As a fixture of local military life, the church was familiar in the early 19th century to Jane Austen whose brothers Francis and Charles were naval officers. In her book Mansfield Park, the church is attended by the family of Mr Price, a former lieutenant of Marines. The roguish Henry Crawford contrives to secure an invitation to join Mr Price’s daughter, Fanny, the book’s heroine, and her relatives for worship there one Sunday. Austen writes: “In chapel they were obliged to divide, but Mr Crawford took care not to be divided from the female branch; and after chapel he still continued with them, and made one in the family party on the ramparts.”

The church was renovated by the Gothic Revival architect GE Street in the 1860s-70s. A newspaper report of the time stated that, given the burials of so many soldiers and sailors in and around the building, it served as “a national monument to the memory of gallant men who have done bravely for their country”. A book of 1880 described the churchyard pithily as a spot “literally crammed with the dust of heroes”.

Among those interred there are General Sir Charles Napier (1782-1853), who served in the Peninsular War and later led the British conquest of Sindh.

The churchyard is the resting place of many soldiers, sailors and their families. Photo: Jim Holden, English Heritage

The church itself came into the firing line during the Second World War when Portsmouth was heavily targeted by German bombers. The nave was badly damaged during a massive air raid on the night of January 10/11, 1941, that killed 171 of the city’s residents.

A screen consisting of a thin reinforced concrete lower section with glass above was later erected to enclose the chancel. This not only disrupted the visual flow of the two adjacent spaces but was unsustainable as the steel reinforcement began to corrode. To replace it, English Heritage worked with architects and engineers to design the new glass partition, which has a discreet bronze frame, to reunite the spaces.

Stones said: “It’s incredible to be able to stand in the nave and look through into the chancel. We wanted to design something simple but of great architectural value to complement its surroundings. You’re meant to be looking at the church, not the screen, although it’s beautiful in its simplicity. It has increased the light levels and there are thermal gains too. There was a technical challenge because the collection in the chancel — which includes regimental colours — needs to be kept in almost museum-like conditions. So designing glass so that would protect the collection while doing all the other things we wanted was was really challenging. And we managed it.”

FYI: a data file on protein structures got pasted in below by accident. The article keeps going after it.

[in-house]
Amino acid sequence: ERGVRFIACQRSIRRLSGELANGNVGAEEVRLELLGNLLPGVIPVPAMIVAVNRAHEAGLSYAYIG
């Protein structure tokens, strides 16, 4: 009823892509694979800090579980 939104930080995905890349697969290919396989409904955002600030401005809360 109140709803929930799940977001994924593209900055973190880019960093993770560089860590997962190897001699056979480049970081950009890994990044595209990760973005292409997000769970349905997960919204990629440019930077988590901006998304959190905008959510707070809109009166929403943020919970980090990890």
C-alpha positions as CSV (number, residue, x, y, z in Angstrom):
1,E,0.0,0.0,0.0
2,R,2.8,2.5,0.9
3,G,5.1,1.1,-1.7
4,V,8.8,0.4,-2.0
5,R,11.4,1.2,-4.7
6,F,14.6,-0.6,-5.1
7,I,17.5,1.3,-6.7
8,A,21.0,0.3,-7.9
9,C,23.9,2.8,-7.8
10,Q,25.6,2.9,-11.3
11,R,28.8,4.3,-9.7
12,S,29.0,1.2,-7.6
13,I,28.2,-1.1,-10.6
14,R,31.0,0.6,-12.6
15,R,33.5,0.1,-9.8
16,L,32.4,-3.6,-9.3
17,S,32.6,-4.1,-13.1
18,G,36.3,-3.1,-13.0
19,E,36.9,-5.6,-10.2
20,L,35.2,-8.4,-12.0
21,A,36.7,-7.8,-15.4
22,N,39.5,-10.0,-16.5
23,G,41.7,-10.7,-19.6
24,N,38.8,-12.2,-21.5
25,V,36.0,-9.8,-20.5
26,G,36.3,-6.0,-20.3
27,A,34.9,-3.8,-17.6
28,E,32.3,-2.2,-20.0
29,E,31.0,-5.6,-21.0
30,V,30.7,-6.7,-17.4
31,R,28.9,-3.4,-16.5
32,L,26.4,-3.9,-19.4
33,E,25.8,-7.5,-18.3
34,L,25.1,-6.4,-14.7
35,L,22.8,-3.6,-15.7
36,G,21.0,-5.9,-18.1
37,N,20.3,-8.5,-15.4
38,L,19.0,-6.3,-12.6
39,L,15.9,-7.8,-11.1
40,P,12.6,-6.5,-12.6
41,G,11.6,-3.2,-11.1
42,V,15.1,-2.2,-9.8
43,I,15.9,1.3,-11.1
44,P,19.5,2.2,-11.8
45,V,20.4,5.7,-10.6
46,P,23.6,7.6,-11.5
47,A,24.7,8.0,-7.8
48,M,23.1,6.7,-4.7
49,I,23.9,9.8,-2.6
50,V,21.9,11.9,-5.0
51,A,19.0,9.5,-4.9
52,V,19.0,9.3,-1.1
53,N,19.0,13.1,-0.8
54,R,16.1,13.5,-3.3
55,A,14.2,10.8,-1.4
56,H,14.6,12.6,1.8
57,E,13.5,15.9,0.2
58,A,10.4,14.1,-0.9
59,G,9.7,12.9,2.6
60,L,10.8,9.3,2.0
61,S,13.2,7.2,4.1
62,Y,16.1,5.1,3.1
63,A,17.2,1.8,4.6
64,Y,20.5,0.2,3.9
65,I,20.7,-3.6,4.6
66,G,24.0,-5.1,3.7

The scorched ends of 19th-century pews in the chancel, resulting from Second World War bomb damage, will be more visible thanks to the glass partition. Photo: Jim Holden, English Heritage

Another impact is that visitors will be able to see — through the glass partition — scorching to the ends of some of the pews in the chancel. The damage resulted from the bombing and was not easily visible before the replacement of the partition.

Among various other upgrades, conservators have restored the Victorian organ and the church’s interiors have been repainted. As for the colour scheme, Stones explained: “We wanted to respect both the medieval and the Victorian schemes. So we’ve gone for a seemingly boring off-white. Before it was a typical 1980s off-pink or peachy colour. It has made a huge improvement in terms of the light and the feeling of airiness of the space and it’s much more historically accurate for both the medieval and Victorian periods.”

English Heritage has also installed new interpretation panels to chart the church’s history and help place it in its wider context. At the same time, old information boards have been removed so the space is less cluttered overall. And the project has improved accessibility by incorporating permanent ramped access to the chancel.

The nature of the bomb damage means is is not viable to re-roof the nave, which stands open to the sky as a memorial to all servicemen and servicewomen who gave their lives for their country.

The church, which remains consecrated, will reopen on April 1 and entry is free.